Early (very early) one morning and a young woman awakens to begin her day as an assistant. Showered, dressed, watered and coffee in hand, she heads down to meet her pre-booked cab to head into the office hours before anyone is even awake, let alone at their desks. Post sorted, stationery restocked, caffeine fixes ready and waiting. It seems like any normal office environment with the whirr of computers powering up, copy machines processing and telephones inevitably set to ring constantly through the day. Seemingly banal, this particular office is a breeding ground for humiliation and injustice that, like in real life, not enough people know about due to oppressive regimes.
Kitty Green‘s stark, thoughtful and utterly riveting new film has all the hallmarks of a taut, tense thriller than an office-based drama but such is the nature of what surrounds Jane (Julia Garner‘s titular assistant) and the dark truths that circle her that feels exactly like one. Timely in the wake of the Harvey Weinstein trial and sentencing, Green draws on the experiences of countless women and their stories – some of whom have worked for the aforementioned monster – and expertly moulds them together into not just a timely film about power and abuse, but also one that asks more questions and why the conviction of one man isn’t just like cutting off the head of the beast because another ten form in its place.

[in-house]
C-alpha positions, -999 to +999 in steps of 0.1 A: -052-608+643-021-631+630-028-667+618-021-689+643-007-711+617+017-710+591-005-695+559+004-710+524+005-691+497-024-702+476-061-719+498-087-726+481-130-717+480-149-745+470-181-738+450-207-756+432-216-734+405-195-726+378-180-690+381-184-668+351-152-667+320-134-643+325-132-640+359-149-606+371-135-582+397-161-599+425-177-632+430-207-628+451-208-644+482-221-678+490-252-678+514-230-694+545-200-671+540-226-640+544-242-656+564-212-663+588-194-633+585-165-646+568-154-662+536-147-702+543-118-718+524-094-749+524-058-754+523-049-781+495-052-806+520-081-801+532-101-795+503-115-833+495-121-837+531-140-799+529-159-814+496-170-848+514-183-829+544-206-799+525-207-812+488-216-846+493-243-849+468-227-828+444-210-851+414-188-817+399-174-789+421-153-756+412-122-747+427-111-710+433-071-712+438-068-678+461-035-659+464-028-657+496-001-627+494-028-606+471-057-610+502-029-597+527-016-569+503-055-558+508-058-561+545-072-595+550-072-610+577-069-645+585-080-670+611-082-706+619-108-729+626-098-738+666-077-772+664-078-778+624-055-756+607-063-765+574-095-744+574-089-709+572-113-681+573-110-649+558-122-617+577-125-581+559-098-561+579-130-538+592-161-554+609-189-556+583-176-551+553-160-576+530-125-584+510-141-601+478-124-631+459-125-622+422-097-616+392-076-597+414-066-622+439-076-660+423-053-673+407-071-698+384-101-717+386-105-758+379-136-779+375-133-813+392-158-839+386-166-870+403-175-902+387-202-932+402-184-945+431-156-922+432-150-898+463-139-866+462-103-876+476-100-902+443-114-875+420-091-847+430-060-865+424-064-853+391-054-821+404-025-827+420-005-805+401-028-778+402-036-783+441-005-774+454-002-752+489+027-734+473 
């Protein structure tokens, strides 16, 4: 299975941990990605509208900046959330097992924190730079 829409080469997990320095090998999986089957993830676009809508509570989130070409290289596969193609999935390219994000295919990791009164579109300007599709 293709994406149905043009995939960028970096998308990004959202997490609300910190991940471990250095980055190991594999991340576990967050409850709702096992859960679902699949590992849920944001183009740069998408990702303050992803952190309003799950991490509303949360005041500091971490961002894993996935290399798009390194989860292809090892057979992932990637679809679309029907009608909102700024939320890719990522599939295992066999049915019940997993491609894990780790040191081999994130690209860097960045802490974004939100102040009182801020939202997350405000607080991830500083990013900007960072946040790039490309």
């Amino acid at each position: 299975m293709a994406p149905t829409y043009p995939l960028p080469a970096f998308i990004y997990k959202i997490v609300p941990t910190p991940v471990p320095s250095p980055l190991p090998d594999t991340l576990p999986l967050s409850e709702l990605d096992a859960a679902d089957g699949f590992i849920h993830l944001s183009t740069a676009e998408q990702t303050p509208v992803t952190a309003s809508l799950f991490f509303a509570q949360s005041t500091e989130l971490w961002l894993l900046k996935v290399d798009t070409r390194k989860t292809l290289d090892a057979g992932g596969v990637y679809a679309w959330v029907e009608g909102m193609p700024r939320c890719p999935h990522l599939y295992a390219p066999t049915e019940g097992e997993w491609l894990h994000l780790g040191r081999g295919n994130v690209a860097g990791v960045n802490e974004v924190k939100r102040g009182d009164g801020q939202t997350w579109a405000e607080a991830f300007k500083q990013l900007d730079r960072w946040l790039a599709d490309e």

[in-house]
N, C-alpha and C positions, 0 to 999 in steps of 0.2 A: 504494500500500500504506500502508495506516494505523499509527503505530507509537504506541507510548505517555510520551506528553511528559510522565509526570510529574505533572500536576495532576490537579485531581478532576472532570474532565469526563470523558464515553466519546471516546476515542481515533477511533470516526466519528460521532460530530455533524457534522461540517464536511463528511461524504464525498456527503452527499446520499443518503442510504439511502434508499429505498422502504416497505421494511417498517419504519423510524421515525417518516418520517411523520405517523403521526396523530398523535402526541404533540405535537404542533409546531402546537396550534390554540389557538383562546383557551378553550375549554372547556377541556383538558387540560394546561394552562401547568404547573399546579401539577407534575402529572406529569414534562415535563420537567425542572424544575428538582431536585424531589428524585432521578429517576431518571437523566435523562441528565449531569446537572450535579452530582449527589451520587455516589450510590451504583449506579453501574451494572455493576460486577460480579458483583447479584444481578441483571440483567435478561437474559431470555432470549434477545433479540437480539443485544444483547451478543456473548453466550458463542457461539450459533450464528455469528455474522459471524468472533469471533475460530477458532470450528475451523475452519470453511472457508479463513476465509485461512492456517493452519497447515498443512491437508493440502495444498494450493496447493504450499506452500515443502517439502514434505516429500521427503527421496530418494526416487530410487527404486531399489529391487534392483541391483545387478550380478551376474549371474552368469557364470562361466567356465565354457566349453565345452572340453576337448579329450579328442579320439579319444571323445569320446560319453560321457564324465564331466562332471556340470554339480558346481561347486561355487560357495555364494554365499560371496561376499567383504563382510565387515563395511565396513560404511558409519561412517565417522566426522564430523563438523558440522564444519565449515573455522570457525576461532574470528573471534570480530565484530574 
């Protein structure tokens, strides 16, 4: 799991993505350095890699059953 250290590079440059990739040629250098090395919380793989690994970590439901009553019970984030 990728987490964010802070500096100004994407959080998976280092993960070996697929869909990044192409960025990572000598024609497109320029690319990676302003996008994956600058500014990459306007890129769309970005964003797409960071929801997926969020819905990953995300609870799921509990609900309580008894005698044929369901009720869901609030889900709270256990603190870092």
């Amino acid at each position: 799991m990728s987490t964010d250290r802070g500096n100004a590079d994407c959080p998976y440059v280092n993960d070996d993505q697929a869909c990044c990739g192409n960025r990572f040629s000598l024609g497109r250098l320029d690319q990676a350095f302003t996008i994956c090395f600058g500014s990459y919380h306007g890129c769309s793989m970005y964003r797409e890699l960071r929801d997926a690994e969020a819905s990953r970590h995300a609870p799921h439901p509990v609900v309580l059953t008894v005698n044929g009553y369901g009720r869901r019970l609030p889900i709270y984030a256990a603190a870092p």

An unshowy affair, Green revels in the banality of the office environment, focusing on such mundane tasks as answering abusive calls, stapling paper and ordering lunch but that’s the point: these horrific acts are happening in the most ordinary of places and not enough people know. It could be you or us in Jane’s position. But through that banality she is about to tackle the cultural problems that many women are facing, confronting and opening up even more debate that we have had so far. Why aren’t we at a place of fairness and equality in 2020?
Garner, too, is key to this film working and she is extraordinary. Her resolute, powerful portrayal keeps us enthralled throughout as we watch her have to grit her teeth through all of the abuse from all corners around her and while we know she should speak up but in such a rotten place, who is going to listen? She has to put up with all of the abuse from all corners and her and while we know she will endure, people should know what she, and many others, are going through.
Such is the state of affairs in and around Hollywood (and afar) that such systemic problems are going to take time to eradicate completely: steps in the right direction are being taken but more could – and should – be being done. Kitty Green‘s brilliant, compelling film should act as a further call to arms that, to quote a man who knew better than most, shows we’re as mad as hell and we aren’t gonna take it anymore.
Drama | USA, 2019 | 15 | Digital Download | 1st May 2020 (UK) | Vertigo Releasing | Dir: Kitty Green | Julia Garner, Matthew Macfadyen, Makenzie Leigh,Kristine Froseth, Jon Orsini